“The heavens declare the glory of God, and the sky above proclaims his handiwork” Psalm 19:1
We waste our lives when we do not pray and think and dream and plan and work toward magnifying God in all spheres of life. God created us for this: to live our lives in a way that makes Him look more like the greatness and the beauty and the infinite worth that He really is. In the night sky of this world, God appears to most people, if at all, like a pinprick of light in a Heaven of darkness. But He created us and called us to make Him look like what He really is. This is what it means to be created in the image of God. We are meant to image forth in the world what He is really like.
For many people, this is not obviously an act of love. They do not feel loved when they are told that God created them for His glory. They feel used. This is understandable given the way love has been almost completely distorted in our world. For most people, to be loved is to be made much of. Almost everything in our Western culture serves this distortion of love. We are taught in a thousand ways that love means increasing someone’s self-esteem. Love is helping someone feel good about themselves. Love is giving someone a mirror and helping him like what he sees.
This is not what the Bible means by the love of God. Love is doing what is best for someone. But making self the object of our highest affections is not best for us. It is, in fact, a lethal distraction. We were made to see and savor God – and savoring Him, to be supremely satisfied, and thus spread in all the world the worth of his presence. Not to show people the all-satisfying God is not to love them. To make them feel good about themselves when they were made to feel good about seeing God is like taking someone to the Alps and locking them in a room full of mirrors.
The really wonderful moments of joy in this world are not the moments of self-satisfaction, but self-forgetfulness. Standing on the edge of the Grand Canyon and contemplating your own greatness is pathological. At such moments we are made for a magnificent joy that comes from outside ourselves. And each of these rare and precious moments in life – beside the Canyon, before the Alps, under the stars – is an echo of a far greater excellence, namely, the glory of God. That is why the Bible says, “The heavens declare the glory of God, and the sky above proclaims his handiwork” (Psalm 19:1).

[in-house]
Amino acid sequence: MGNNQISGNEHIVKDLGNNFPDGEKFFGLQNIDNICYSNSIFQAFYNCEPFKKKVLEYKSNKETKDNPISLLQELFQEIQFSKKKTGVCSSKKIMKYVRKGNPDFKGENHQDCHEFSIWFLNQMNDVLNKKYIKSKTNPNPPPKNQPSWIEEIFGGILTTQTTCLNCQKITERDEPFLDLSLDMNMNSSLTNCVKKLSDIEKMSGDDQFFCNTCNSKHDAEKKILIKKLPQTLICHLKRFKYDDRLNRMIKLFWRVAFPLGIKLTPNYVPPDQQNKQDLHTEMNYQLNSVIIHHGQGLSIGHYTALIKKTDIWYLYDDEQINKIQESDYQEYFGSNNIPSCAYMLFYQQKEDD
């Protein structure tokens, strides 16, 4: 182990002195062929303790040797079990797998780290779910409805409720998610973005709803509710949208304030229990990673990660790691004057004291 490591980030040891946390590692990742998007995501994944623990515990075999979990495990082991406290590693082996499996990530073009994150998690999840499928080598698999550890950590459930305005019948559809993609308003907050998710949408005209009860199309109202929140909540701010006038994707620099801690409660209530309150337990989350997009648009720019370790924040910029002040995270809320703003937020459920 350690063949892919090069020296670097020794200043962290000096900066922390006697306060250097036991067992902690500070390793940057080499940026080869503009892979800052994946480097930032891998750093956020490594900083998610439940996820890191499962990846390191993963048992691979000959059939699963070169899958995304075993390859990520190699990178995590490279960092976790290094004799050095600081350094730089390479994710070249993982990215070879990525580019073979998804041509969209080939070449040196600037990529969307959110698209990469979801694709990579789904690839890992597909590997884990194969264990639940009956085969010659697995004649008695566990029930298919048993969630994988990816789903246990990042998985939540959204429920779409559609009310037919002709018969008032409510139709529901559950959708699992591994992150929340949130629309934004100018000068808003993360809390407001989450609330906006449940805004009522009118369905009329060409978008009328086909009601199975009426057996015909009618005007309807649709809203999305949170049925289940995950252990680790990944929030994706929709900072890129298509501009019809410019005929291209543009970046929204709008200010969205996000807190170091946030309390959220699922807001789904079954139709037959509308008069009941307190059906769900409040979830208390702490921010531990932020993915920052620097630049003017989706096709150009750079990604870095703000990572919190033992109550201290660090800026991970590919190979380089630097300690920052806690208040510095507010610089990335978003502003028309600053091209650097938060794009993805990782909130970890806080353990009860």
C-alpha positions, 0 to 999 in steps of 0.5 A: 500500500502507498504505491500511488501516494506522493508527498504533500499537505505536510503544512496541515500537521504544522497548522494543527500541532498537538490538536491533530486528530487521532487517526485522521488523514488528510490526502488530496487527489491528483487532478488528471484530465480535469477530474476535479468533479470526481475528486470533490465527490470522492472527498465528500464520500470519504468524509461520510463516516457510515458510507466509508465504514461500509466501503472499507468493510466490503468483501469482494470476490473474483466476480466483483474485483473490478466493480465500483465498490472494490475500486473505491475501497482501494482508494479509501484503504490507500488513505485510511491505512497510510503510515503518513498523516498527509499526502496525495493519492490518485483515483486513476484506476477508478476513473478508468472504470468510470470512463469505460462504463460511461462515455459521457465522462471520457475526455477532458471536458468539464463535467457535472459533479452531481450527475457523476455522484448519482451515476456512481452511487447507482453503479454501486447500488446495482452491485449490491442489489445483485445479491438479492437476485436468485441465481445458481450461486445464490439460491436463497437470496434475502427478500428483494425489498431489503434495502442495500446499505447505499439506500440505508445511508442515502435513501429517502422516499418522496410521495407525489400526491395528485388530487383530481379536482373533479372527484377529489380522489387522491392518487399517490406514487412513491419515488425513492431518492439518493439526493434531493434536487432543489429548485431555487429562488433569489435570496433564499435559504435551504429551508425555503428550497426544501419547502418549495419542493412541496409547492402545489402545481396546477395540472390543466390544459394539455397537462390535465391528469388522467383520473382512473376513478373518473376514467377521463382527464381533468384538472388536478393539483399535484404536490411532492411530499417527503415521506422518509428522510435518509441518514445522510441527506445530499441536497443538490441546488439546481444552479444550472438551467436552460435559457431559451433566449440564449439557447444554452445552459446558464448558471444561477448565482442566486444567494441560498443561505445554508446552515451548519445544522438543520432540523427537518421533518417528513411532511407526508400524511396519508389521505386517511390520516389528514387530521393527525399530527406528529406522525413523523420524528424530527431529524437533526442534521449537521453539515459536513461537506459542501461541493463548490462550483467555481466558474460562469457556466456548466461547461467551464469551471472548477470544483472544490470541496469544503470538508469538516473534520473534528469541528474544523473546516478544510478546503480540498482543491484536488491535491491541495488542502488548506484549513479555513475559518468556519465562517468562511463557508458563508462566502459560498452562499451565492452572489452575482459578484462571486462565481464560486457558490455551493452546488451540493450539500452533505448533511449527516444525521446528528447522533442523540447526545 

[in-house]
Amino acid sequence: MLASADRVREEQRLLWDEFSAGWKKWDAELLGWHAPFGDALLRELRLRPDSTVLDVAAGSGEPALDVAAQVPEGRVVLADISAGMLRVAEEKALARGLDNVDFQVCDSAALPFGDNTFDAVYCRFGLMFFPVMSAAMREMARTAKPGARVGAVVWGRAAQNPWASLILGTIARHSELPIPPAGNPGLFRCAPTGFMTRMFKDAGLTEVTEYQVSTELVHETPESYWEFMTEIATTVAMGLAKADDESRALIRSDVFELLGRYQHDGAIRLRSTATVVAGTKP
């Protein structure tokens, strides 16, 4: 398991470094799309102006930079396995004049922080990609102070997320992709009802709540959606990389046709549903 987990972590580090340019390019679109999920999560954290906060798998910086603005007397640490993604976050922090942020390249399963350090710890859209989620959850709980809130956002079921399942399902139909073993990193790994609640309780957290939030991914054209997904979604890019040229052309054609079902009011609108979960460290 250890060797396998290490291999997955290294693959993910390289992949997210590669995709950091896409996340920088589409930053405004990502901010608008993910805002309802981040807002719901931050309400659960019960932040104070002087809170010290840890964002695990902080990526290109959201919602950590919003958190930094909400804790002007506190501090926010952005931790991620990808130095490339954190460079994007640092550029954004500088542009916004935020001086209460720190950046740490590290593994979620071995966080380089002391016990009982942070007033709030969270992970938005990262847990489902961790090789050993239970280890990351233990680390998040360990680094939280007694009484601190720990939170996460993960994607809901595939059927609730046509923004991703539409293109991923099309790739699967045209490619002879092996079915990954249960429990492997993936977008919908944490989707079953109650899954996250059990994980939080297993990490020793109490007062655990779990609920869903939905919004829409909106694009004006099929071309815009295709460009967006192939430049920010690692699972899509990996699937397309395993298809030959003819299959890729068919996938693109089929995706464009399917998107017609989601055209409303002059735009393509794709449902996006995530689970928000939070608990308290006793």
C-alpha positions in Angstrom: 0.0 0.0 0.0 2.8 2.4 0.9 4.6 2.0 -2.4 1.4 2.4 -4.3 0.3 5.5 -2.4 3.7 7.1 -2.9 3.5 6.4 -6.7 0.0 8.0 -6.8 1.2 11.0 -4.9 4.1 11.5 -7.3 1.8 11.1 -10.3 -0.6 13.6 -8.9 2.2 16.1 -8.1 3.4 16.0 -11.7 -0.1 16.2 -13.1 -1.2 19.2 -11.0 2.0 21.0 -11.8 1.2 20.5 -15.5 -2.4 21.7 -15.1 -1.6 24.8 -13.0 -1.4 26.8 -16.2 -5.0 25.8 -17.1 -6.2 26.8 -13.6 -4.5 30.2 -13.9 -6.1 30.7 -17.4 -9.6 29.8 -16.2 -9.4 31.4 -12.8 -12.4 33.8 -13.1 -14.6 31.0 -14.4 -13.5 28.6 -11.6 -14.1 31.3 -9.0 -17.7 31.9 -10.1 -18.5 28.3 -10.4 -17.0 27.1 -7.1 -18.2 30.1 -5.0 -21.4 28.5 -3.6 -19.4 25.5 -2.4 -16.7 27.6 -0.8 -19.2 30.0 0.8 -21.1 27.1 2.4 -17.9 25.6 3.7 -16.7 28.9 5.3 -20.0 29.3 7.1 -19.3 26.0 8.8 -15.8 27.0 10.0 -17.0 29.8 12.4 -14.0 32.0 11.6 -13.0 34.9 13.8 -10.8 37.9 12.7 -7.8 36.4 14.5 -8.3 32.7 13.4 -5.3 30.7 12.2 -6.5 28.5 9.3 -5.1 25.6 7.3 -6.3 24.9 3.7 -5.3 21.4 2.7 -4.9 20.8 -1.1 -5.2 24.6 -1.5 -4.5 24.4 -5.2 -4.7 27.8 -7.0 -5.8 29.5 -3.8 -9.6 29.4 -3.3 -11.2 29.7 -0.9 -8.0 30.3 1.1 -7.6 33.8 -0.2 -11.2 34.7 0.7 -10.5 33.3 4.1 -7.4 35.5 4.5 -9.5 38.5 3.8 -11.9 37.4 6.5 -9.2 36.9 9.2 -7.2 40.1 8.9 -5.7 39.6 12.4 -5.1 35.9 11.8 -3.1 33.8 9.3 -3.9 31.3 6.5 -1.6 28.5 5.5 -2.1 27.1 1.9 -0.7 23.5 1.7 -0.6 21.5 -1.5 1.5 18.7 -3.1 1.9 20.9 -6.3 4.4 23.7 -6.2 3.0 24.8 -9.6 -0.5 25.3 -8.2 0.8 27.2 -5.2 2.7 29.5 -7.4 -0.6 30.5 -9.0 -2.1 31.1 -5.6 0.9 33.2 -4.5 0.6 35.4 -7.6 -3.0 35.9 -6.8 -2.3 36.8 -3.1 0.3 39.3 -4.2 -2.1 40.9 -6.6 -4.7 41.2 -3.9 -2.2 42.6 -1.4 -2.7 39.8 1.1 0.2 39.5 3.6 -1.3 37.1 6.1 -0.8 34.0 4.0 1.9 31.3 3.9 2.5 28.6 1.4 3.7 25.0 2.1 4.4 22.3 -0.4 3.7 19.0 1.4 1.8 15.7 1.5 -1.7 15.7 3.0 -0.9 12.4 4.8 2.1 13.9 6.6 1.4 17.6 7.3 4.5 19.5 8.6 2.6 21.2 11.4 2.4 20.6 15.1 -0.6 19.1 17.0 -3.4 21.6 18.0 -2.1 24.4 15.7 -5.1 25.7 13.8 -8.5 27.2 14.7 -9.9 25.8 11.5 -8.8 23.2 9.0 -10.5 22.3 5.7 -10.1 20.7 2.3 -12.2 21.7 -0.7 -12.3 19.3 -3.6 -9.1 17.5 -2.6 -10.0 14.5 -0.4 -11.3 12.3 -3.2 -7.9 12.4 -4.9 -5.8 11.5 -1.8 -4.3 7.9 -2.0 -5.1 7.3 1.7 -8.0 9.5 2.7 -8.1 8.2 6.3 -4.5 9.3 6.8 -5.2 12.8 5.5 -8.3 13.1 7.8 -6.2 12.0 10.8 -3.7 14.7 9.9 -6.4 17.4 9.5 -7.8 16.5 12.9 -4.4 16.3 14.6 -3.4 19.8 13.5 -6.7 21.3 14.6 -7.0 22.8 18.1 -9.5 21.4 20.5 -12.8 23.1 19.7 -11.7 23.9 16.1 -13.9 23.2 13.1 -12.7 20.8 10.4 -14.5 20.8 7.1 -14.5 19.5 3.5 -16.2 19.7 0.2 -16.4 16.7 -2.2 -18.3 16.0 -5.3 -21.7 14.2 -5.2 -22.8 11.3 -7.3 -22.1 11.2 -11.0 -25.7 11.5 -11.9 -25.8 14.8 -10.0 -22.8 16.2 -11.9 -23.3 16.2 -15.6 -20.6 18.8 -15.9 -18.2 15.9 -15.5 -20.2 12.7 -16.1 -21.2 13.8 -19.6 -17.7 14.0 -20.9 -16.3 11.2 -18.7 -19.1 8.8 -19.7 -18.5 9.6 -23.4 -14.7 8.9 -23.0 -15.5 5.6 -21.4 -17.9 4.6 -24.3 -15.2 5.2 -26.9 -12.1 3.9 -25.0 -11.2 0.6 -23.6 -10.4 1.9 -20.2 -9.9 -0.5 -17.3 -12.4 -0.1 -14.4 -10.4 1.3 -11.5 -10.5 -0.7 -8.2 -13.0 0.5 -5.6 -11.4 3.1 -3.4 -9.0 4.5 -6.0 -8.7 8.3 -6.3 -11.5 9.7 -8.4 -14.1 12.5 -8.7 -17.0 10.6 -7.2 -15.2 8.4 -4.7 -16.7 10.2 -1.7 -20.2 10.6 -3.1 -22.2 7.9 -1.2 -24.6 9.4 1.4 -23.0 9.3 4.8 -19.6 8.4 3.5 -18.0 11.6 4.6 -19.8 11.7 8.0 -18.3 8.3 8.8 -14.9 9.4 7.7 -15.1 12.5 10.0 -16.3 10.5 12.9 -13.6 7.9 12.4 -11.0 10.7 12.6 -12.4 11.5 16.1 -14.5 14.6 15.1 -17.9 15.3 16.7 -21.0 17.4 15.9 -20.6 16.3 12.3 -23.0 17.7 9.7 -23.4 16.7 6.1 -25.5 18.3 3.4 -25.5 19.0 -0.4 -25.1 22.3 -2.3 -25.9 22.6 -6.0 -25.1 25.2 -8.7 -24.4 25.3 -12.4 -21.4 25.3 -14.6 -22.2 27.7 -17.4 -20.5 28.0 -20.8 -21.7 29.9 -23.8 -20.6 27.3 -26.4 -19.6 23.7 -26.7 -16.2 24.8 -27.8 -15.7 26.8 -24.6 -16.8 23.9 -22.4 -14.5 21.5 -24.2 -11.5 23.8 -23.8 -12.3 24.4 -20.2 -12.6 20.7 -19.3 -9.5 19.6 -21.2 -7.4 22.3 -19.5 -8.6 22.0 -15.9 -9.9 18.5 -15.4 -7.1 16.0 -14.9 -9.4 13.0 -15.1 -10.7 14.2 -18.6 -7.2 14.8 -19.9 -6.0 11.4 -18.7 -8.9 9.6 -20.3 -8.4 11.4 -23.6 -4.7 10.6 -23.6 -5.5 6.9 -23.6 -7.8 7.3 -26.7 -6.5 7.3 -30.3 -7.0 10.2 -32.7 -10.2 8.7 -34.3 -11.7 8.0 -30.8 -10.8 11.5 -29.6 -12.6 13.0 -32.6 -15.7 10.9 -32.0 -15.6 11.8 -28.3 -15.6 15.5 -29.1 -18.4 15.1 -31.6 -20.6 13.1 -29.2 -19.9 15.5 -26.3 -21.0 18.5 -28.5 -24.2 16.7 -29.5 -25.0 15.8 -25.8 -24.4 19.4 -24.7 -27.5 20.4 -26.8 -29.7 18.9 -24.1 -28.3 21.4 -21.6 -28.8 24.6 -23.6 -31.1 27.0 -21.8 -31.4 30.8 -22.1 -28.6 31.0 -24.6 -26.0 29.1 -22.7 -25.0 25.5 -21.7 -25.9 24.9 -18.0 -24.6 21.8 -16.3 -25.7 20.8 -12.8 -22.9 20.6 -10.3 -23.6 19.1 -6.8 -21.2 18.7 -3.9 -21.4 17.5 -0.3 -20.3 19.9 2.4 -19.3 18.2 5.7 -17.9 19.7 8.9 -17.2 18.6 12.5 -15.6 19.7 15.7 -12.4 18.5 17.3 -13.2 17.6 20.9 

Sometimes people say that they cannot believe that, if there were a God, He would take interest in such a tiny speck of reality called humanity on planet earth. The universe, they say, is so vast that it makes man utterly insignificant. Why would God have bothered to create such a microscopic speck called the earth and humanity and then get involved with us?
Beneath this question is a fundamental failure to see what the universe is about. It is about the greatness of God, not the significance of man. God made man small and the universe big to say something about Himself. And He says it for us to learn and enjoy – namely, that He is infinitely great and powerful and wise and beautiful. The more the Hubble Telescope sends back to us about the unfathomable depths of space, the more we should stand in awe of God. The disproportion between us and the universe is a parable about the disproportion between us and God. And it is an understatement. But the point is not to nullify us but to glorify Him.
Taken from Don’t Waste Your Life by John Piper, © 2003 by Desiring God Foundation, pp. 32-34. Used by permission of Crossway, a publishing ministry of Good News Publishers, Wheaton, IL 60187
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